For a man who wants to abolish the Autumn Statement altogether, Philip Hammond is making the most of his first today – unless argues that he is deliberately undermining the whole exercise by announcing big chunks of it in advance.
The morning news is crammed with details of the package, which include:
- A softening of George Osborne’s reductions in the value of Universal Credit. The former Chancellor set the taper rate at 65p in March. This meant that for each pound a worker earns over a fixed threshold, he or she will keep 35p of their benefits. The Chancellor is expected to today that he is lowering the taper rate to 63p. The move will cost £1 billion.
- The National Living Wage will rise by 30p an hour to £7.50 from next April.
- £1.4 billion for 40,000 new homes and more flexible use of existing funding for affordable housing.
- £1 billion for broadband and the mobile network.
- £1.3 billion for roads and other transport projects.
- £37 million of handouts to military charities and other groups funded by fines on bankers.
- “Billions on research and development” to help create higher skilled and wage jobs.
I make that a cool £4.7 billion, not counting the unspecified research and development money, and counting.
However, it is also reported that the package will be fiscally neutral. So prepare for some new tax rises this afternoon: all we have had to date, pretty much, is a crackdown on salary perks. This morning, the Times reports that national debt is to hit a 50-year high.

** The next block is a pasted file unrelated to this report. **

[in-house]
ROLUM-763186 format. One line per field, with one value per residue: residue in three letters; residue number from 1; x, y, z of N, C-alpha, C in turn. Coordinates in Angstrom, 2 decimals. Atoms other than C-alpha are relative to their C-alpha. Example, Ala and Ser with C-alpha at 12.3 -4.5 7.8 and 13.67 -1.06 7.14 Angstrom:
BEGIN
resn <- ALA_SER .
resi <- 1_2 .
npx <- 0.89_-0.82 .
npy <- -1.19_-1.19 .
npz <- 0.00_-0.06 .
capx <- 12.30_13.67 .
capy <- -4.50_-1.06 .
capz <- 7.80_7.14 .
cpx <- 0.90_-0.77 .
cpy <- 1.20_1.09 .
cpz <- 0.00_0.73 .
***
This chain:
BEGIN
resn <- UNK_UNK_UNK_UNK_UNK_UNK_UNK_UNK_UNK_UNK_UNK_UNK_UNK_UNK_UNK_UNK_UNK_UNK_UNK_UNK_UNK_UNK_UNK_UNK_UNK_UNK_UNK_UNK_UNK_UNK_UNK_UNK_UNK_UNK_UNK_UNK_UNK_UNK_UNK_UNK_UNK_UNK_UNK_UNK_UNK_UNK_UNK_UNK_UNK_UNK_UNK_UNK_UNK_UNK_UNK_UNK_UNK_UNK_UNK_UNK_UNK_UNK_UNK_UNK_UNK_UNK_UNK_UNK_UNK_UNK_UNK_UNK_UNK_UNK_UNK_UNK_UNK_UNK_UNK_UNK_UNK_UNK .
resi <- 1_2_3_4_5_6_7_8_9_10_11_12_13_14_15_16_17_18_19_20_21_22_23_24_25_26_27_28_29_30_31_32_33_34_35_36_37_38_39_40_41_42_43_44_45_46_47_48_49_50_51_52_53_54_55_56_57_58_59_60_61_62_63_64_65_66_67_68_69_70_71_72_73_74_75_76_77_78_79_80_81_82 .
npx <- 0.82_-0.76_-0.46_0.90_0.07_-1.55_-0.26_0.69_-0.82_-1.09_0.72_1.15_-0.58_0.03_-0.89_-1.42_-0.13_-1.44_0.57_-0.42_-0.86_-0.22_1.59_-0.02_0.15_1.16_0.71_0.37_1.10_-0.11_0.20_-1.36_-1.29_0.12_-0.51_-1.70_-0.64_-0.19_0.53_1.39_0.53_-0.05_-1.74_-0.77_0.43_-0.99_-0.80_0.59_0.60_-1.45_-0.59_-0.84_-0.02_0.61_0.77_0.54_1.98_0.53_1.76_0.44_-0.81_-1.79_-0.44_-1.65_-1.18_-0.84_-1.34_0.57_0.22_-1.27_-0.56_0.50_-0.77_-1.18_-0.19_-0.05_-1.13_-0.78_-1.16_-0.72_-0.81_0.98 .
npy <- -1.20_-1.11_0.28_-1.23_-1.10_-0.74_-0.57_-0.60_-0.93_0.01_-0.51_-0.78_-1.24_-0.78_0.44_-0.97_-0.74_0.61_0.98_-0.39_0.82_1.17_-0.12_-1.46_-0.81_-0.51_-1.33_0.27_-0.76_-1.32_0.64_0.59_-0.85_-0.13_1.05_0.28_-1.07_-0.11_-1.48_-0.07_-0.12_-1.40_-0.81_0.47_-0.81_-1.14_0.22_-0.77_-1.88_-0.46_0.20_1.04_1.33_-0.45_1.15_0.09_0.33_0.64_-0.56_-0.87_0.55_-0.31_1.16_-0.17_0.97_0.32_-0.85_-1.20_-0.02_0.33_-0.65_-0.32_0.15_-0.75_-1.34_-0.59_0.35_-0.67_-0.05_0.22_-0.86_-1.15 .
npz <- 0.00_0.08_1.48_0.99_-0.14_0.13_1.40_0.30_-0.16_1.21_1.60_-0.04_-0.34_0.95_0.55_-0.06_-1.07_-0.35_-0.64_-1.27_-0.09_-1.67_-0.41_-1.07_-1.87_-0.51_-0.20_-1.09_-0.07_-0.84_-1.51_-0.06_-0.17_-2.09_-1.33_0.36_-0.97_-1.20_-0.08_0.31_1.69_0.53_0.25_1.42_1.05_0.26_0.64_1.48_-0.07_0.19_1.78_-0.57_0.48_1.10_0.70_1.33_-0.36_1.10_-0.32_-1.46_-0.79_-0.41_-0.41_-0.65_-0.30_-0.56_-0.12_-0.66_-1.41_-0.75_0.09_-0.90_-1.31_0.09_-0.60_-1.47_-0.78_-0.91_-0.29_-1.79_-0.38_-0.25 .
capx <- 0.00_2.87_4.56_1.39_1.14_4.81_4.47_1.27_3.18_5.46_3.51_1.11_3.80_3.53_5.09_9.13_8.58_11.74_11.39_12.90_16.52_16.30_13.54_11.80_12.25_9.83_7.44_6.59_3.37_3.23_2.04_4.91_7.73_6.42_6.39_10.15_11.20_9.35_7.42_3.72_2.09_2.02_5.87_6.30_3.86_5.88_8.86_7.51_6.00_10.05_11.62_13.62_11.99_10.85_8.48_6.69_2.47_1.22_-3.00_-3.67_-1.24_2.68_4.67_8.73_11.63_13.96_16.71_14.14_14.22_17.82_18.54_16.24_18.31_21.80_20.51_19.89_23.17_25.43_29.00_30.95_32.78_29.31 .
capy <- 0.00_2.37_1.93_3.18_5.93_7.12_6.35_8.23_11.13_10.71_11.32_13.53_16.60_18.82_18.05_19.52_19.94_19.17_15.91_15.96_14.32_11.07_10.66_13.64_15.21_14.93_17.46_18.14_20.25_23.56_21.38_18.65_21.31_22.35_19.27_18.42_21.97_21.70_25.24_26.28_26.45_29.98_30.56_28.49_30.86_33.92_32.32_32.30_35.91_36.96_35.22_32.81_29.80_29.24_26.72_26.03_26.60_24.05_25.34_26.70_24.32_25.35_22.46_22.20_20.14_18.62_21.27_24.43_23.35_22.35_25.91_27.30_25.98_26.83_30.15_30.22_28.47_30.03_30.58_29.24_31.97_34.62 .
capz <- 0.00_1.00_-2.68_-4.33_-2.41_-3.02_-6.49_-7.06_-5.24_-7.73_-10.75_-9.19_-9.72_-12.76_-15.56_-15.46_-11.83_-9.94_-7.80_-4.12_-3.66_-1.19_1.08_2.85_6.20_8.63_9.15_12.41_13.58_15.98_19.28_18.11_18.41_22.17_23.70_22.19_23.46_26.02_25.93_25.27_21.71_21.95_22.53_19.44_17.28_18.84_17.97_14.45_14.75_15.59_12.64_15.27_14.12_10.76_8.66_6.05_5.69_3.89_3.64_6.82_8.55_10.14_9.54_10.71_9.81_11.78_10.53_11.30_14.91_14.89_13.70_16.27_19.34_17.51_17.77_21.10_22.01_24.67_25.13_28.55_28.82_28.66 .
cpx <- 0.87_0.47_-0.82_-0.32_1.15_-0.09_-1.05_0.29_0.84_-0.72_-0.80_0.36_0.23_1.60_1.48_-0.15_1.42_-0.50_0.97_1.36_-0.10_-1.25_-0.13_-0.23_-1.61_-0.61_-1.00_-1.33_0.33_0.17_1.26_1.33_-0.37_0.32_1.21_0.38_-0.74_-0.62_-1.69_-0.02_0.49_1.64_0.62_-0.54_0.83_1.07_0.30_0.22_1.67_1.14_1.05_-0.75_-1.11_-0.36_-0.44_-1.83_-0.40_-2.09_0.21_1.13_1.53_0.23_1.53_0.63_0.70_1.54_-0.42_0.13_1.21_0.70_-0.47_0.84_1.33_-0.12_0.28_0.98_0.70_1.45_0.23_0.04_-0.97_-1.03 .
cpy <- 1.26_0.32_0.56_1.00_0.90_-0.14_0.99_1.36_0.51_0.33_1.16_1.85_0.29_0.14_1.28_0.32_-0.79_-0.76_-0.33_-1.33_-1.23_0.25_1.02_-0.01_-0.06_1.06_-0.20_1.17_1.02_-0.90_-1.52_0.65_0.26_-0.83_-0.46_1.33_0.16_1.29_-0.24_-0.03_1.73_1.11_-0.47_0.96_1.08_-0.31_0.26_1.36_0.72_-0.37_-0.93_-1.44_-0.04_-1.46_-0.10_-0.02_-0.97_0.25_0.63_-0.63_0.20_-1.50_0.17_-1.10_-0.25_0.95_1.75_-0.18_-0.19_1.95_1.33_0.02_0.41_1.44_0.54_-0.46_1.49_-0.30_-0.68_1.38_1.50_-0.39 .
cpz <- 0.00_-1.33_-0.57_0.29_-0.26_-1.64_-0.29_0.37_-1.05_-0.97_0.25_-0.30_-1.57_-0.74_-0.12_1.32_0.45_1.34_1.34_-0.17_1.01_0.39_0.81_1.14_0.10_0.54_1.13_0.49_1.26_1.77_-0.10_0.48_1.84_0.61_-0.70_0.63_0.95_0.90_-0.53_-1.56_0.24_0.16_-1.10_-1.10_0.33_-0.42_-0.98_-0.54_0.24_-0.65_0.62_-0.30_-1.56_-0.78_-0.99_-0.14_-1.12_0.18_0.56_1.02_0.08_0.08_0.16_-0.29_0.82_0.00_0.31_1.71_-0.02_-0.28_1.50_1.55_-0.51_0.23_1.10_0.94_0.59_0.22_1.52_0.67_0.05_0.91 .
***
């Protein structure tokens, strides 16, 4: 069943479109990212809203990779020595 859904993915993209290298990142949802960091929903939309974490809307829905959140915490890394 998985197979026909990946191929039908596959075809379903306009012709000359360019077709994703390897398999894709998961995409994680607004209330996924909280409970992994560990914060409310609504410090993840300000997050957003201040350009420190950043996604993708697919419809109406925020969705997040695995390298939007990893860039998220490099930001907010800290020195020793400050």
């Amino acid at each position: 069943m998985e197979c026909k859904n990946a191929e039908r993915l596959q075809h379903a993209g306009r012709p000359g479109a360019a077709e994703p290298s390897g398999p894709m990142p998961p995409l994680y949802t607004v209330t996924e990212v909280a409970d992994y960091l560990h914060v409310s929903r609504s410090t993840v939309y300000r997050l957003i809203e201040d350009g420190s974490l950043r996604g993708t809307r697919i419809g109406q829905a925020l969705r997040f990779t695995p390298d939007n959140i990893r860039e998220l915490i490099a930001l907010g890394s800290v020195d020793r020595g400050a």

My sense is that Hammond or Downing Street or both are determined to wring a day’s worth of positive headlines from the statement. Which suggests that they think tomorrow morning’s may not be. Which in turn may mean that they fear a backlash from the Brexit-supporting media over gloomster forecasts about growth and borrowing.
Our view is that given the trio of uncertainties – Donald Trump, what elections may throw up in the Eurozone, and the Brexit negotiations – the Chancellor has no alternative but to leave himself maximum room for manouevre.
However, this is not, repeat not, the time for making cuts in personal rather than business taxes. The time in the political cycle for these is nearer 2020, and consumer spending is healthy in any event. Extra borrowing should be concentrated on “shovel-ready” infrastructure investment – and there is limited room even for this.
Finally, there is a golden rule about any initiative from the Government (or should be). It is that everything it does must be placed in the context of Brexit. Which is why Hammond today should show the Government’s sense of direction over regulation, business taxes and tarrifs for an Open Britain after we have left the EU.